A study recently presented at the annual American Association for Cancer Research (AACR) Meeting in Washington, D.C. has reported that blueberries and black raspberries may prevent breast cancer differently, based on their anthocyanidin and ellagic acid components. The authors previously demonstrated that berries provided protection against estrogen-induced mammary tumorigenesis in rats. In the current study, rats were administered a diet containing 5% blueberry or black raspberry two weeks before implantation with 17β-estradiol. Rats were killed at three weeks, three months and approximately seven months (when tumor incidence in the control group that did not receive berries reached 80%).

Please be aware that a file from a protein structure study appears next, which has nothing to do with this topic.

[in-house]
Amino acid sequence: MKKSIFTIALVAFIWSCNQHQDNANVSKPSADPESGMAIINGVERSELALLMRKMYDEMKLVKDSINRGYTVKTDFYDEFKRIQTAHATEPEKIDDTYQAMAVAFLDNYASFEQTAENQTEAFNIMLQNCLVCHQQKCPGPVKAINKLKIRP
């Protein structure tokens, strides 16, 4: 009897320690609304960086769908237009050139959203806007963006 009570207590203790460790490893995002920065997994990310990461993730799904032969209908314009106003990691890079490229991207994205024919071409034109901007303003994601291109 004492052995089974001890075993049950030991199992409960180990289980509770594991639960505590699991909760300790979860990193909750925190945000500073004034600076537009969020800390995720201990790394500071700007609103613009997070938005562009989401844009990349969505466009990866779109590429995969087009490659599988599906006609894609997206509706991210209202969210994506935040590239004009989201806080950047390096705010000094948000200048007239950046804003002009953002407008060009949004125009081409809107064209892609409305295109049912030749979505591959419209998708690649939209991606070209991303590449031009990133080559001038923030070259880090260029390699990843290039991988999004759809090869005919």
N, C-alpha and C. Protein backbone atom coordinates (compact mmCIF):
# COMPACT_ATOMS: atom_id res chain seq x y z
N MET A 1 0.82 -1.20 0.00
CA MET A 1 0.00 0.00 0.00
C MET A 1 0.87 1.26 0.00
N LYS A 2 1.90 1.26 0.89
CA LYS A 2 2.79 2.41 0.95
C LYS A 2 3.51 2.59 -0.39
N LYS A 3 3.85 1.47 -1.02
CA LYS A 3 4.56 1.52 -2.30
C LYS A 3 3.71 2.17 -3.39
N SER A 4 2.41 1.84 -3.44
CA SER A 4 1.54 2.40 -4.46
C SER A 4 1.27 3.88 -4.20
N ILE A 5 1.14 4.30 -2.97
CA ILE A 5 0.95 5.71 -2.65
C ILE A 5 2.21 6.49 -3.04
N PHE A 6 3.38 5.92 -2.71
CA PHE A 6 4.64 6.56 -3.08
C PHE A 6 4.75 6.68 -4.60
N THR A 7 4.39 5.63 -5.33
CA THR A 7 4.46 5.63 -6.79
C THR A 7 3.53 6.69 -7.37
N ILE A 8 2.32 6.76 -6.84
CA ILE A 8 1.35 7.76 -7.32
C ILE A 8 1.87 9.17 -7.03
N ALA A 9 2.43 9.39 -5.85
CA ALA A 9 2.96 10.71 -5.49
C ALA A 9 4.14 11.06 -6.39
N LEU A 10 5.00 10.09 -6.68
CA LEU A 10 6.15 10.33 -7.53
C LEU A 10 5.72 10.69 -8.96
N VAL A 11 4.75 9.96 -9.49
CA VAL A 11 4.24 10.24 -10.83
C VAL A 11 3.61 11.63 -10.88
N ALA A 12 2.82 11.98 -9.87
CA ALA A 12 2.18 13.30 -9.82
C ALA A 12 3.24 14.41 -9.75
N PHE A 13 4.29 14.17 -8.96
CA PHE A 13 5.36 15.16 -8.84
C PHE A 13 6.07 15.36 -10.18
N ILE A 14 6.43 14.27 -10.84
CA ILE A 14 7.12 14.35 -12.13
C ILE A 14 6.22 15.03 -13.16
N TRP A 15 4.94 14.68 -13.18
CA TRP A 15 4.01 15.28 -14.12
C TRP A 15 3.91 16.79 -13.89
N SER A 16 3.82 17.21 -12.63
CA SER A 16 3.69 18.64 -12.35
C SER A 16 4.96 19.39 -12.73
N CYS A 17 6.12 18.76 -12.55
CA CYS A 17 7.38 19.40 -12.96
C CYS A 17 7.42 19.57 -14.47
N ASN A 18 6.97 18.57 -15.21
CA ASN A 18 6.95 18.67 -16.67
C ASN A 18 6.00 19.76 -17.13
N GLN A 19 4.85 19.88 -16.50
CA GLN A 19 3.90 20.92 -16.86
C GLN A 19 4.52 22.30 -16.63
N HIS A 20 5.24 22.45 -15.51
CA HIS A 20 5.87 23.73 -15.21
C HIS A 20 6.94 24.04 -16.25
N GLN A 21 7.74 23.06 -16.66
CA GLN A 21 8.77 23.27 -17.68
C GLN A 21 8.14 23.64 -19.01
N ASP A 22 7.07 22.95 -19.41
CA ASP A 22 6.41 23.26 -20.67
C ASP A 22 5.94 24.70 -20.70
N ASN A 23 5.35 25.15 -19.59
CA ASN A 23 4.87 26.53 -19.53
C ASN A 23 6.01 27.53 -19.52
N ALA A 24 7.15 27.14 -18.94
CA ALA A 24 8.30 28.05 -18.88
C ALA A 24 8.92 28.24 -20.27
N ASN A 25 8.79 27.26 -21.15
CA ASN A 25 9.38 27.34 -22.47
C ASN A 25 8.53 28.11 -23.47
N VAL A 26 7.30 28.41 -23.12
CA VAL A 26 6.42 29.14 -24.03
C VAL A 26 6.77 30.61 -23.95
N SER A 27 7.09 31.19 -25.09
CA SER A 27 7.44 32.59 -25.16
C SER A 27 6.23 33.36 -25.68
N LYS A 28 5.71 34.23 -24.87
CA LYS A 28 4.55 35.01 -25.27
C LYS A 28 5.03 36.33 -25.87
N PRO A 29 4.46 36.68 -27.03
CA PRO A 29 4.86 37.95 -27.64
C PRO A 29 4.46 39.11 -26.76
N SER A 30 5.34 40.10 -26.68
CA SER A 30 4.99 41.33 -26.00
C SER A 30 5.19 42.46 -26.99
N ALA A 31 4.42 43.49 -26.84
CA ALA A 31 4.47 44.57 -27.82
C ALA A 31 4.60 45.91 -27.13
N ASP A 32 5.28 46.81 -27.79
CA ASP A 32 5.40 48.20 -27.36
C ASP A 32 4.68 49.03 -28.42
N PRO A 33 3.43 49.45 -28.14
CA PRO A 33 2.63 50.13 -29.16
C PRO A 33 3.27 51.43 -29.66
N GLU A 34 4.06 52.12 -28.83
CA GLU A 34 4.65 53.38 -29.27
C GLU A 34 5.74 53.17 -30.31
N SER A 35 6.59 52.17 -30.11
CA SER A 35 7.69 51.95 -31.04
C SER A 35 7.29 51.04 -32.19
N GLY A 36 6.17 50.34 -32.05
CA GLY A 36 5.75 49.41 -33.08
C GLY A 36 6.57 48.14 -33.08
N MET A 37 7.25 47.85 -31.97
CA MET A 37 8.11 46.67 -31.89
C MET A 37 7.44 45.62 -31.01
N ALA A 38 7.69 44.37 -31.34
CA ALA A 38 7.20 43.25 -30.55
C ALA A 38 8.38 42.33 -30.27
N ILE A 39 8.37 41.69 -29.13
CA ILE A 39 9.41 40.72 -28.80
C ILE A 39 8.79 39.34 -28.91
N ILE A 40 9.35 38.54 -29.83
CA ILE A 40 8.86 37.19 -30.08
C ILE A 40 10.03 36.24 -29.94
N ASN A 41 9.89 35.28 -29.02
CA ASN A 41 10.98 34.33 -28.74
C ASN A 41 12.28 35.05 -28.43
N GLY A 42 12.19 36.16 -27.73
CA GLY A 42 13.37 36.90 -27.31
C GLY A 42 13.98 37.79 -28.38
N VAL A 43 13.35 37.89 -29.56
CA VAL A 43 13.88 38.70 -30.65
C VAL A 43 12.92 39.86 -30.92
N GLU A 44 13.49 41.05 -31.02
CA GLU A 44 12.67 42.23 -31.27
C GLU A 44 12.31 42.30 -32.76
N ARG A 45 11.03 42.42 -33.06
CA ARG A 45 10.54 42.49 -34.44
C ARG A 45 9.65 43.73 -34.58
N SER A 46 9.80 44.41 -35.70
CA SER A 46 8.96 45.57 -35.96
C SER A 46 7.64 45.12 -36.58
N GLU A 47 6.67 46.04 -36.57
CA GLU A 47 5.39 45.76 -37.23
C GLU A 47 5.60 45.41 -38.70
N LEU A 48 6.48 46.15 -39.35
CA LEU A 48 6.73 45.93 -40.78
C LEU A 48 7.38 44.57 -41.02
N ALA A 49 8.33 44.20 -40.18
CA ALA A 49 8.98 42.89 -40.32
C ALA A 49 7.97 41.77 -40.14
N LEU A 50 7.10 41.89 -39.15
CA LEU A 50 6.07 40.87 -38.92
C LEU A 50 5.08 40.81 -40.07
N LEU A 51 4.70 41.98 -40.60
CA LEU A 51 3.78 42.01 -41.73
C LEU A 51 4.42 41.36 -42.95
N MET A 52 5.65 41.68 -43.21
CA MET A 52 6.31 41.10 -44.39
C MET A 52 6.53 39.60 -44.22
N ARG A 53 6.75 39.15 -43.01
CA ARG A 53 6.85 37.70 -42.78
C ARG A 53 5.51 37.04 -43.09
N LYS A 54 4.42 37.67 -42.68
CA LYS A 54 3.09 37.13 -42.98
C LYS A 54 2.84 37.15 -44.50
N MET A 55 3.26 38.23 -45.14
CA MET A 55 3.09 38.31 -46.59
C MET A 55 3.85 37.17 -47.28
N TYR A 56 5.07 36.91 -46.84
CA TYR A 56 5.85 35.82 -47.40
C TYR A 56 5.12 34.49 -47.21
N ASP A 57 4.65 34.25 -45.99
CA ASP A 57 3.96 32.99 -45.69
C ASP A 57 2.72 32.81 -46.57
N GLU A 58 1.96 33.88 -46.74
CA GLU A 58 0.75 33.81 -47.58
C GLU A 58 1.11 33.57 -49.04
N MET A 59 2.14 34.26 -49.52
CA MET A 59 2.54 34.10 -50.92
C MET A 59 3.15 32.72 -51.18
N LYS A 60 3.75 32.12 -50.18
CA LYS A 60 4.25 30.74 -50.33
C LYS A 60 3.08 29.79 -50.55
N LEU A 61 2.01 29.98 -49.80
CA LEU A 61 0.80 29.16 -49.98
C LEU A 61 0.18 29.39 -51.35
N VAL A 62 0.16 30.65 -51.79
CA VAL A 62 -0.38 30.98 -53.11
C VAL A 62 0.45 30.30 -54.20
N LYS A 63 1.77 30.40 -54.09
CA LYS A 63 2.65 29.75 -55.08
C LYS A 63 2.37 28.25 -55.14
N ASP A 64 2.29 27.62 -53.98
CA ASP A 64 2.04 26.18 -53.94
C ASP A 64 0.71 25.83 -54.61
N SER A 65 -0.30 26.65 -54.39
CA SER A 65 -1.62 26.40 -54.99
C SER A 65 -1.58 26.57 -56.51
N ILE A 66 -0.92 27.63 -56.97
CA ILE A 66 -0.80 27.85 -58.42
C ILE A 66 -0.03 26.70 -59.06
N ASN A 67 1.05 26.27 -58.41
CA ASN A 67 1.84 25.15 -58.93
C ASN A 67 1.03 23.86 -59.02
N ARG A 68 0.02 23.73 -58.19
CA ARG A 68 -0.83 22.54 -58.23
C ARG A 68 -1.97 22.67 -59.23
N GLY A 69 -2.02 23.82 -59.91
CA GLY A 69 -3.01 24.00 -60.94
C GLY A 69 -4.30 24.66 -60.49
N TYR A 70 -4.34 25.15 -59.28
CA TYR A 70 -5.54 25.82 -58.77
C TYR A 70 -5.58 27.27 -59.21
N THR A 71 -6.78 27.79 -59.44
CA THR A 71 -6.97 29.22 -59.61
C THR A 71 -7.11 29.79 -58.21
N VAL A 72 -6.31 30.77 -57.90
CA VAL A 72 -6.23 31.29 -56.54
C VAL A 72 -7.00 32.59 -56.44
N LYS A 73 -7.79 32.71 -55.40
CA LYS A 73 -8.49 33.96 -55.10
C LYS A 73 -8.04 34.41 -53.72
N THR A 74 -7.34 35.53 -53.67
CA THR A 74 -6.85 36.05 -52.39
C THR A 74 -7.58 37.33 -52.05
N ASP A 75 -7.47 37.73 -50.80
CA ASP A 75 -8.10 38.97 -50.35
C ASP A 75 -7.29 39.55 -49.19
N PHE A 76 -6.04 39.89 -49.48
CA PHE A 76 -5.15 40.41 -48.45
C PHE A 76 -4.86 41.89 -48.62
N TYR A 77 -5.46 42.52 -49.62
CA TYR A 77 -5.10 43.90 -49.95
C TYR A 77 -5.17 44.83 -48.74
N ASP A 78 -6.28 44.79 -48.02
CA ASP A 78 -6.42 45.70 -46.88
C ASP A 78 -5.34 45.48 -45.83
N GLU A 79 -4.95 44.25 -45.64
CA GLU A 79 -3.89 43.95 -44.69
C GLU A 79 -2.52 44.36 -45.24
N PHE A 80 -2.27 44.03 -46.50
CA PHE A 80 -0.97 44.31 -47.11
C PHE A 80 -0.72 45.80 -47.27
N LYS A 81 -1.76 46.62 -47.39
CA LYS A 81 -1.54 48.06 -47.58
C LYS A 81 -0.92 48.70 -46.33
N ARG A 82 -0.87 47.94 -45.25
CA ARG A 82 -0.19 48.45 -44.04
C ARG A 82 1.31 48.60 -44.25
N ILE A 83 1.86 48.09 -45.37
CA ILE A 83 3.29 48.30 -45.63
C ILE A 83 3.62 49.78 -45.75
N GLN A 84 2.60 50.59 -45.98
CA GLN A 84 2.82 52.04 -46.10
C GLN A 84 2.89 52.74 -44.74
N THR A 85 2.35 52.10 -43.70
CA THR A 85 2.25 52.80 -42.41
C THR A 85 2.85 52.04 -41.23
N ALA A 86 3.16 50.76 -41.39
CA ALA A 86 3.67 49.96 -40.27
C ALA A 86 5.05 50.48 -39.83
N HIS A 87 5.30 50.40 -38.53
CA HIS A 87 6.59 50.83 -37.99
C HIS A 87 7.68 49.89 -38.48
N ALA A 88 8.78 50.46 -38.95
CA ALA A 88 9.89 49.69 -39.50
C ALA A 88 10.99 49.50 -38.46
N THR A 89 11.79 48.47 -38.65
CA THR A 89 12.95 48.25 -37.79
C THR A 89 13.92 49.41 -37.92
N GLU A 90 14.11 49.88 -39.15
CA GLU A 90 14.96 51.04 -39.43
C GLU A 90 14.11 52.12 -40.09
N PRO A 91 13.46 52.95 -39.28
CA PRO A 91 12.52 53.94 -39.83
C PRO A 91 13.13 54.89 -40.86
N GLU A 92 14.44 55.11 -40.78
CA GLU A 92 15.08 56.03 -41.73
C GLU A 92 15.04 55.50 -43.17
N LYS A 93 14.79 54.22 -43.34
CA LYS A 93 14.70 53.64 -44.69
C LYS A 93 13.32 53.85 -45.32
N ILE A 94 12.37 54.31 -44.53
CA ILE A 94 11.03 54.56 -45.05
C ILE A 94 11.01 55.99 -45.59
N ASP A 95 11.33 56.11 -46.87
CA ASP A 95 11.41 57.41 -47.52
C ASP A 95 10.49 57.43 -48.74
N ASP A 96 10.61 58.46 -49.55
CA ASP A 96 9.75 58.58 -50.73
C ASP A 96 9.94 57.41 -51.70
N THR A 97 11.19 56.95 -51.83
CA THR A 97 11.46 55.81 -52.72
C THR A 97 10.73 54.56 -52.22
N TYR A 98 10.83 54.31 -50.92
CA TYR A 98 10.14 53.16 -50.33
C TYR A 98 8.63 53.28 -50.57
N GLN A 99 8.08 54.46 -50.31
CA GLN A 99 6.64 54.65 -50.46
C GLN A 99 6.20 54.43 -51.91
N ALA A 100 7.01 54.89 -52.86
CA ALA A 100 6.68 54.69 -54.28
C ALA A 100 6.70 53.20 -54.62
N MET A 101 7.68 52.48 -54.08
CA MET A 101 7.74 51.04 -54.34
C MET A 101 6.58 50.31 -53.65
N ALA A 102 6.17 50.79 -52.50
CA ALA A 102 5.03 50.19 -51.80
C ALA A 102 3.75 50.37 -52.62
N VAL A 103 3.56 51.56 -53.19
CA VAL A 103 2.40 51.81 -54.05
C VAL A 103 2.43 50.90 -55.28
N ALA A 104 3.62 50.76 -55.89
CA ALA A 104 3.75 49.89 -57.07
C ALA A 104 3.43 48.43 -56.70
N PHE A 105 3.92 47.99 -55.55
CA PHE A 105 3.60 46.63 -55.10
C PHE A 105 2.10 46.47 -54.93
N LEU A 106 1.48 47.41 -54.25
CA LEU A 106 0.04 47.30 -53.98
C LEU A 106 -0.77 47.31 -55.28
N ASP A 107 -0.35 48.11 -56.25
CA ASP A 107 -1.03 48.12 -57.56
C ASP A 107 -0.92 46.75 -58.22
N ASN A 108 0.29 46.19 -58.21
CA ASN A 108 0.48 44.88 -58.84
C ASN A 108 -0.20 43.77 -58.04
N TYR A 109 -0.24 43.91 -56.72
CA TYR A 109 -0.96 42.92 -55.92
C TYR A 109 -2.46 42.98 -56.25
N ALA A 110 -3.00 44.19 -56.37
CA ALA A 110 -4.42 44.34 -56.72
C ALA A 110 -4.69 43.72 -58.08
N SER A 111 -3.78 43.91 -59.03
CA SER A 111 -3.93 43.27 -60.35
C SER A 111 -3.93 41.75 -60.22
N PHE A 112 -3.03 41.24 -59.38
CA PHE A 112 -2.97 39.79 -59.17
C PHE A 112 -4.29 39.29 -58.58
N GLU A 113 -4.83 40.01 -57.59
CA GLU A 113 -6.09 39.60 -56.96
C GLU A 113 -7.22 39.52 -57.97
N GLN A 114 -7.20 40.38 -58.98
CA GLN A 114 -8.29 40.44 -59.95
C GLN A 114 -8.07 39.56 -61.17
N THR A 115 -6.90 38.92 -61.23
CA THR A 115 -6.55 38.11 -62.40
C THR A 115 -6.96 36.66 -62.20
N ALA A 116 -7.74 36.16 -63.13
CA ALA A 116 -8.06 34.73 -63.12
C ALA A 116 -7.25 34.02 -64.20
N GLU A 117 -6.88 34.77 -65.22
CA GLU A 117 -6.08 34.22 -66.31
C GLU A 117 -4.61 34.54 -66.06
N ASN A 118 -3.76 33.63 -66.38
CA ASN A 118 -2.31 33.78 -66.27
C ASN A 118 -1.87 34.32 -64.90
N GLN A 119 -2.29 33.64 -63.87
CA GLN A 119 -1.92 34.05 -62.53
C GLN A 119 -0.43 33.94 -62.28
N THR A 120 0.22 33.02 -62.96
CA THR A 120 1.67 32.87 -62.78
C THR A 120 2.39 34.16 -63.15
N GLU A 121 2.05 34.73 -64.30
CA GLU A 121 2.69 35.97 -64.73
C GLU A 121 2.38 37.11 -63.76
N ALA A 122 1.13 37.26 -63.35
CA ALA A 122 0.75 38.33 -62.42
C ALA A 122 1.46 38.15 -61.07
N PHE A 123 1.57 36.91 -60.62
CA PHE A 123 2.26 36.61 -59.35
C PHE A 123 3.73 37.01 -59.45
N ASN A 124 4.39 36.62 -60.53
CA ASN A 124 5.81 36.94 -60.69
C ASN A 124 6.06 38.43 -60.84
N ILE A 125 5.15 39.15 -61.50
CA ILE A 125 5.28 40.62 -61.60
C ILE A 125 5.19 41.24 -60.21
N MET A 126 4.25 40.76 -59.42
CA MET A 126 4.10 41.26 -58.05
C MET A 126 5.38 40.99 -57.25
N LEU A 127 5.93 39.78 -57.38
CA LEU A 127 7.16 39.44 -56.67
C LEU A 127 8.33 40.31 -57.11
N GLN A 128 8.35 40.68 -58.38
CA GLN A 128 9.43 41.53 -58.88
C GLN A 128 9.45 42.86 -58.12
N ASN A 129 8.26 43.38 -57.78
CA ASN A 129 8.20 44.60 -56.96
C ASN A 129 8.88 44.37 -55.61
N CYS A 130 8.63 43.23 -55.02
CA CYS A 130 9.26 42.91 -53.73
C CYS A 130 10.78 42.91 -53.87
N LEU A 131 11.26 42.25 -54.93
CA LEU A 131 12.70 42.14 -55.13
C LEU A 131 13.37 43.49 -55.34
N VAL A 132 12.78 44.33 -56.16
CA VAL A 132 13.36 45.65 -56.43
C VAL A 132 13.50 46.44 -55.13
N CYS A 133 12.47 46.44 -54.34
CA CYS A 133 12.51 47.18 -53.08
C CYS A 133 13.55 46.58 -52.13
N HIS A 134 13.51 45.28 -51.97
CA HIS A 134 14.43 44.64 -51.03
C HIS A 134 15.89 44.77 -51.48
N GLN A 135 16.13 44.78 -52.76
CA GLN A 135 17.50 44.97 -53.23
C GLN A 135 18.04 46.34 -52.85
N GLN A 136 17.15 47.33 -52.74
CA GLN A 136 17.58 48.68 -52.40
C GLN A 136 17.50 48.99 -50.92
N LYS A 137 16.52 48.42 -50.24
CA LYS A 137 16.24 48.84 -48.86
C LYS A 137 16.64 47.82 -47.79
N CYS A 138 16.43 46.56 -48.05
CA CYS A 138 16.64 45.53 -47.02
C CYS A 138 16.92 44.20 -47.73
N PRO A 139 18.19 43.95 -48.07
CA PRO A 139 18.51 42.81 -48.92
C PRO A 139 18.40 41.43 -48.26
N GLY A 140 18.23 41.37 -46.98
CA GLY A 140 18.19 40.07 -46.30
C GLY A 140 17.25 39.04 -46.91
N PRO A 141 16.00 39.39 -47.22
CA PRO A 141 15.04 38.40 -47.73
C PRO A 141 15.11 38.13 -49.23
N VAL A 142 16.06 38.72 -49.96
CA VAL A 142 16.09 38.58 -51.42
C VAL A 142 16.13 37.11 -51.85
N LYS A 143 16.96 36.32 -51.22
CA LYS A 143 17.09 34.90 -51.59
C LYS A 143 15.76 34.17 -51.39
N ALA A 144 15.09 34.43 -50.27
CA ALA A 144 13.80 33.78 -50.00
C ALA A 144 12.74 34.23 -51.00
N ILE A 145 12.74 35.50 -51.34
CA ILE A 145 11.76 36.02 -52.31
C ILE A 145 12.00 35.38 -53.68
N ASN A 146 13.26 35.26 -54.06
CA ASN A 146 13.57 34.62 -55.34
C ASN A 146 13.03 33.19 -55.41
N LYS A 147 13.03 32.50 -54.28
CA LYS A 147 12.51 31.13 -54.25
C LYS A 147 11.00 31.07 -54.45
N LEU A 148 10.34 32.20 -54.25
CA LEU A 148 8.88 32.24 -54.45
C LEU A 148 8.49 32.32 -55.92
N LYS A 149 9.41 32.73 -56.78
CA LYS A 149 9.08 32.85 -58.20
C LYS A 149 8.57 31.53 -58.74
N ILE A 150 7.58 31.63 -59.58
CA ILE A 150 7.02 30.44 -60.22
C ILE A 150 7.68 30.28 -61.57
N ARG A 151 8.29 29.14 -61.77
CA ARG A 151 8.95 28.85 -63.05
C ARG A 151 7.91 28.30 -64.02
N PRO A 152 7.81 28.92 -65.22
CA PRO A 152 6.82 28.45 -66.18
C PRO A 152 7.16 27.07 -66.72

The berry diets were associated with significantly reduced tumor volume (control: 801.2 105.3 mm3; blueberry: 395 97.9 mm3; black raspberry: 461 109.8 mm3) and number (control: 6.9 0.9; blueberry: 4.4 0.6; black raspberry: 4.3 0.6). Importantly, while blueberry resulted in lower tumor volume than black raspberry, black raspberry was more effective in delaying the first tumor incidence, by five weeks. While blueberry contains five different anthocyanidins (delphinidin, cyanidin, malvidin, peonidin, and petunidin) and insignificant levels of ellagic acid, black raspberry contains primarily the anthocyanidin cyanidin and high levels of ellagic acid. The authors conclude that the distinct and specific molecular targets and pathways involved in the protective actions of the two berries are derived from their distinct phytochemical signatures.